Filing says North Carolina has failed some students - CBS46 News

Filing says North Carolina has failed some students

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Judge Howard Manning Judge Howard Manning
RALEIGH, N.C. - Attorneys for five North Carolina school districts said their students are being let down by the state when it comes to educational funding.

The attorneys representing the plaintiffs in the Leandro case said the state is not holding up its commitment to its students following the 1997 ruling by Wake County judge Howard Manning and asked for a hearing in August.

They filed a 22-page motion with the state April 29. In the motion, they asset the state has “failed to comply with this Court’s prior orders.”

“Today, almost 800,000 school children – 56 percent of all public school children – are at risk of academic failure,” claims the complaint.

The Leandro case involved a lawsuit filed by parents, children and school districts in five rural counties against the state of North Carolina. Those counties -- Hoke, Halifax, Robeson, Vance and Cumberland -- said despite higher than average tax rates in their counties, the schools in these districts received lower than average tax revenues.

The lower revenues denied the districts an ability to provide an equal education for its students.

The ruling in the case stated counties or districts had no constitutional right to equal funding but students have the fundamental right to an equal education.

The April 29 filing says North Carolina has had “12 years to develop a remedial plan that would move the State closer to satisfying these fundamental constitutional requirements. Plaintiffs submit that the State Defendants have failed to do so.”

The filing says North Carolina has made some “meritorious initiatives,” but many have been dropped or curtailed since 2008.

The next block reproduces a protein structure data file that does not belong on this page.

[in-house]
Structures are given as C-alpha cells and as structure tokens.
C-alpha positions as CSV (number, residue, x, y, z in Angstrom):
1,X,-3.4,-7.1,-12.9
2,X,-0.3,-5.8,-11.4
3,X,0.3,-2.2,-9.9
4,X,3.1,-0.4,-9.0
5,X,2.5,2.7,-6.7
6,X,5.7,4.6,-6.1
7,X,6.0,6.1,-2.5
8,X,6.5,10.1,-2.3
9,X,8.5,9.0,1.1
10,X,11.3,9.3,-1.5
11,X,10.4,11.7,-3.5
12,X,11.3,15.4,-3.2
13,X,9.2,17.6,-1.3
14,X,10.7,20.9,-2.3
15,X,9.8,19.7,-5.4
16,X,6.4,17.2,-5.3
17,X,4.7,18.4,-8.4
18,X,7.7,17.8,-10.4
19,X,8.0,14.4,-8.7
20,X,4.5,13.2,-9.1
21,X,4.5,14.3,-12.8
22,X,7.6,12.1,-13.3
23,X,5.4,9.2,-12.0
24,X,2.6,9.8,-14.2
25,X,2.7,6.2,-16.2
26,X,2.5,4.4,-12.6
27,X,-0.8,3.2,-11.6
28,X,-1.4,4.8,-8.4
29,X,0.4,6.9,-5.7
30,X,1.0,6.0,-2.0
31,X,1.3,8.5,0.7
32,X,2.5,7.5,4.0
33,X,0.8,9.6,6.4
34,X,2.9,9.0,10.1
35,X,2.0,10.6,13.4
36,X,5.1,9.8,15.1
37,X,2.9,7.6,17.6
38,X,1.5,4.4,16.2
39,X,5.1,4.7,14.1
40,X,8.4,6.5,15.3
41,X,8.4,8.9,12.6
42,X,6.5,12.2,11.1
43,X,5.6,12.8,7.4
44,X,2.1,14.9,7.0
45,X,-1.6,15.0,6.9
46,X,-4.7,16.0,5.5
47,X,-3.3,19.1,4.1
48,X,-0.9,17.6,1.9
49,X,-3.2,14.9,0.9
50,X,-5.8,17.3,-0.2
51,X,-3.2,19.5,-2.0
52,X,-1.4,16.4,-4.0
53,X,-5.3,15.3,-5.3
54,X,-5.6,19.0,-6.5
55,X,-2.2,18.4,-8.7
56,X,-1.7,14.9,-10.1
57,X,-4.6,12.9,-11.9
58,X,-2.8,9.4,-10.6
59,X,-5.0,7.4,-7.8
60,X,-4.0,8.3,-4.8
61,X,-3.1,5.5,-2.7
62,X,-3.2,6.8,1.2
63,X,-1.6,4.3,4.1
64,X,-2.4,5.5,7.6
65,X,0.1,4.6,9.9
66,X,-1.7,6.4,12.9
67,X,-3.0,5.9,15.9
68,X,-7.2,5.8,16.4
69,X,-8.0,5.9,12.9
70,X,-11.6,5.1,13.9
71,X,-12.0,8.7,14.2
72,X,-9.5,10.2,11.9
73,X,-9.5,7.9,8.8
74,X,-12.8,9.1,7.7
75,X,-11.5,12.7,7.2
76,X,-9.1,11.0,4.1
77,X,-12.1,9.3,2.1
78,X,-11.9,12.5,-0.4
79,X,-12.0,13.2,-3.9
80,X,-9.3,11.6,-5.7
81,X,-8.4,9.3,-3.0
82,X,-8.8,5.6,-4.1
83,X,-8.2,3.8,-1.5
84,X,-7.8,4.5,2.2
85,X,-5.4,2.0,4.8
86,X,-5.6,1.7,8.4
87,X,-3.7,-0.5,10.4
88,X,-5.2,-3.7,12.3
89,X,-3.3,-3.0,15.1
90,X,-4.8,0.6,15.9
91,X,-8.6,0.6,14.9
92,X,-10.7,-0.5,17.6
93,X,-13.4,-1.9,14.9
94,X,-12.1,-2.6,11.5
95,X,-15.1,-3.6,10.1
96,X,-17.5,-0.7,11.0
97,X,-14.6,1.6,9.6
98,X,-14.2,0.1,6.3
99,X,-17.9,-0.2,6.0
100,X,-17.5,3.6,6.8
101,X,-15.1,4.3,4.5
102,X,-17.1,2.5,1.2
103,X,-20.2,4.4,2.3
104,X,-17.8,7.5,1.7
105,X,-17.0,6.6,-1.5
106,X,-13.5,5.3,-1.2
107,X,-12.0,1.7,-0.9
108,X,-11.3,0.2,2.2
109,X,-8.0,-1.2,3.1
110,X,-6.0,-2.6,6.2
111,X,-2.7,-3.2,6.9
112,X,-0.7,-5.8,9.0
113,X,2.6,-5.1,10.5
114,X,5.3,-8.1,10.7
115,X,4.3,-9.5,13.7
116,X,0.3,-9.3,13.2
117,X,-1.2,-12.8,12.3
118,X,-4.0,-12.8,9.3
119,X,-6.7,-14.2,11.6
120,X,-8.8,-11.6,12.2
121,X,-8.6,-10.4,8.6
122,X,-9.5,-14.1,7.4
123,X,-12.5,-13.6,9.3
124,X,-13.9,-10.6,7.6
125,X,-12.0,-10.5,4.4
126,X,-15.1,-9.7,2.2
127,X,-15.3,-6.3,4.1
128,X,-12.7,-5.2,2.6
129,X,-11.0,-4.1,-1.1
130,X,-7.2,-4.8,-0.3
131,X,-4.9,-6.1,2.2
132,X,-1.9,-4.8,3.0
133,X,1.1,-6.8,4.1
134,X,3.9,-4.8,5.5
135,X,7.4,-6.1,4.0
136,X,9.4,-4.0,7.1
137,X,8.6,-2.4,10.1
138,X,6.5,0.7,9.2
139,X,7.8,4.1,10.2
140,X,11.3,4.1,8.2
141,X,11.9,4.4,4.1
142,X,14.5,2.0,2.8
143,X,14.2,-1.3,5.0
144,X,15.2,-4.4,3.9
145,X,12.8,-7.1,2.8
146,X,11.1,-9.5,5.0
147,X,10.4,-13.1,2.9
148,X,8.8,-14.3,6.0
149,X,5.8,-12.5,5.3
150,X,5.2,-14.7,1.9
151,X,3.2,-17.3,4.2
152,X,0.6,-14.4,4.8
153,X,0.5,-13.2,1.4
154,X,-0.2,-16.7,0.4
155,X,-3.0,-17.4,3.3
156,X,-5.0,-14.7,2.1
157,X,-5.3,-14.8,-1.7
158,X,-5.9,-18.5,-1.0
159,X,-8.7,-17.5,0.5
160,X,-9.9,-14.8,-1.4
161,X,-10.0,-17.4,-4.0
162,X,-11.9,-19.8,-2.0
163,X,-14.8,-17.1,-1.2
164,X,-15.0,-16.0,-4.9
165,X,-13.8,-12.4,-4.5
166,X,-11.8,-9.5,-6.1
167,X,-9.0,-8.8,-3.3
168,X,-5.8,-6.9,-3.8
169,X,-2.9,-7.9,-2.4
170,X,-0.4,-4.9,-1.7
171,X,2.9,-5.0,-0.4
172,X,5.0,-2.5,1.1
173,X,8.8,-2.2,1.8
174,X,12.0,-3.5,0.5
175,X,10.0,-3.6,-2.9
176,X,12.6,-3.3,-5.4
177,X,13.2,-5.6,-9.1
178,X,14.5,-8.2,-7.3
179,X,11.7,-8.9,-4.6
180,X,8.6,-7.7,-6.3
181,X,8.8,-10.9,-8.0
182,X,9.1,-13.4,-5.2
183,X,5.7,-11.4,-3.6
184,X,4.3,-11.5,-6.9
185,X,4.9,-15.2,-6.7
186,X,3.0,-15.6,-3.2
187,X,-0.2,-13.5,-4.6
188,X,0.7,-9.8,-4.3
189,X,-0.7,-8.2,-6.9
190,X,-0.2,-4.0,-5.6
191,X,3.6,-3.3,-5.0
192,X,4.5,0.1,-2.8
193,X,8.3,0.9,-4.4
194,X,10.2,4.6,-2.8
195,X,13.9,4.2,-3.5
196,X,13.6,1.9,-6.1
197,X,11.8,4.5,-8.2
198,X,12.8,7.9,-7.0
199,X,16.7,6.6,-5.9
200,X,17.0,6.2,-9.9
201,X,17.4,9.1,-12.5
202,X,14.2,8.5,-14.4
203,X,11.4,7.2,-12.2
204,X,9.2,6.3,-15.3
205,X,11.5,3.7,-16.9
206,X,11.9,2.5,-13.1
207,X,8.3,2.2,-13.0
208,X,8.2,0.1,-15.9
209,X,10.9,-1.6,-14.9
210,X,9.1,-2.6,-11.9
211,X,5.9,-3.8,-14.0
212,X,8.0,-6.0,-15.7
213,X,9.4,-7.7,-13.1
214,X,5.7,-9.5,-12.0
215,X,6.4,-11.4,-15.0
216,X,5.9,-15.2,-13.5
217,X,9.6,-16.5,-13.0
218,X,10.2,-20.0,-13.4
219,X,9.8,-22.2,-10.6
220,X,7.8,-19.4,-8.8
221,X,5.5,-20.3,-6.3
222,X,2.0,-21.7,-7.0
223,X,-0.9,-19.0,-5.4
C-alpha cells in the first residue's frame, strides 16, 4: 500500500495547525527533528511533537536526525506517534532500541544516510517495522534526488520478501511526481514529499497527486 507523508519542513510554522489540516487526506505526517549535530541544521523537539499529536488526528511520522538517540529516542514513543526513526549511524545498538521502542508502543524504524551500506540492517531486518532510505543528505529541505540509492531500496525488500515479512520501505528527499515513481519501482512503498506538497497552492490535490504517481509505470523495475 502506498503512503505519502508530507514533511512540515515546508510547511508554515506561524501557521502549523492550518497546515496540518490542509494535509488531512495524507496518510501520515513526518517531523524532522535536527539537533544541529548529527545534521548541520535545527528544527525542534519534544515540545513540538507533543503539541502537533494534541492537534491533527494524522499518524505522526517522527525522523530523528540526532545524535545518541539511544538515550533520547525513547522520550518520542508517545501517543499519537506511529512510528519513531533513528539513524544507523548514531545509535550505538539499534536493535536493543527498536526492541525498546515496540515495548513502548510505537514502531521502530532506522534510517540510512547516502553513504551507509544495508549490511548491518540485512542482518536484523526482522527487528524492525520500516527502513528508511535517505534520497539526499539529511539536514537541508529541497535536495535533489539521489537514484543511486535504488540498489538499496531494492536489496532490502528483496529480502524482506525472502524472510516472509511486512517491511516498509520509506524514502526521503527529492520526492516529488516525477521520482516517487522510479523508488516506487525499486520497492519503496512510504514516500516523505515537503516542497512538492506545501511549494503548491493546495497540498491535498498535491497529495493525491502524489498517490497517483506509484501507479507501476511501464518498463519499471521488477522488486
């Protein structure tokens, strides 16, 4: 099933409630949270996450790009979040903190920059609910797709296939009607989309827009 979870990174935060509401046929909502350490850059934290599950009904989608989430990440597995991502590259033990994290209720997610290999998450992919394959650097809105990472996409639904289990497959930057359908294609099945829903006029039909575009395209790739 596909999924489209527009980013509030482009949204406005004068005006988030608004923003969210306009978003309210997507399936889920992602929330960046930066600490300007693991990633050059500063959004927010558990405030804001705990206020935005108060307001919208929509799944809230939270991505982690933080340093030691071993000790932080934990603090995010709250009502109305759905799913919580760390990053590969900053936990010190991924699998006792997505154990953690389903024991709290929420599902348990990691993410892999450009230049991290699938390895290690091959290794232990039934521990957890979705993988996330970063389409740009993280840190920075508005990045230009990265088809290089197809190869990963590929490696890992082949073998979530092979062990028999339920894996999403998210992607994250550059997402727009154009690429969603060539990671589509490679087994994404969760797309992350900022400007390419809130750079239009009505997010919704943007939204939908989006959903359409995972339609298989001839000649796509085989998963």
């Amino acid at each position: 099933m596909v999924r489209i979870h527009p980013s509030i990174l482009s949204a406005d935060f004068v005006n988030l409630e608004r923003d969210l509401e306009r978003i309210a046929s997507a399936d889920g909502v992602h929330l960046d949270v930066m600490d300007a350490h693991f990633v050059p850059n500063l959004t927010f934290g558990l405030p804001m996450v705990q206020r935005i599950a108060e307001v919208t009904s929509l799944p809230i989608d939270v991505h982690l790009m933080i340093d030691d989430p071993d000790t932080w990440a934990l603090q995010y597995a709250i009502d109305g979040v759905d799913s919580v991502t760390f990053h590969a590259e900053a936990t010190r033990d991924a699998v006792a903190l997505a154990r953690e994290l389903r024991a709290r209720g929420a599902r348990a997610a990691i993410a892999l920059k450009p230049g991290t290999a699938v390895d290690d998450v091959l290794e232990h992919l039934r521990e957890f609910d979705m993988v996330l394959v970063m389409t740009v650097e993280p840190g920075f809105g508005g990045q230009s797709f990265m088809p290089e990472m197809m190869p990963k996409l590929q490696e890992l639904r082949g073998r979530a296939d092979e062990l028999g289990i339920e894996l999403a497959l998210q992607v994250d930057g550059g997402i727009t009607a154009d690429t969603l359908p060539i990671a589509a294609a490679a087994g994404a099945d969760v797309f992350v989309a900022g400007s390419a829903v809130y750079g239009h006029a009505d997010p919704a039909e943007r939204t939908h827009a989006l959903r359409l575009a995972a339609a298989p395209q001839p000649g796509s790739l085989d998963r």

Attorney for the plaintiffs Melanie Dubis of Raleigh said at-risk children require additional resources to be able to take advantage of the opportunity for a basic education.

Rep. Paul Stam said it isn’t always about money.

“It's not a question of how much money you spend, but more a question of how you spend it,” Stam said.

He said some of the counties that spend the most per child produce the worst effects.

Education will be the top budget item for the state, Stam said.

But Dubis said the state is failing its students and her clients want leaders to go before a judge to explain why.

“It is about the students and providing a sound, basic education to all children,” Dubis said.

Manning, the judge in the case, has monitored school progress related to the Leandro case and has written that too many students are not getting an equal education.

Manning said the state cannot “cut and run” by reducing standards.

In a statement, N.C. Senate leader Phil Berger said, “There is agreement among Senate Republicans and the Leandro court that North Carolina public schools are failing the children covered by this litigation.

"I am pleased the court’s report recognizes the need for the accountability and standards provided by programs like Read to Achieve to ensure every child in North Carolina can read. I intend to push for full funding of Read to Achieve in the state budget.”

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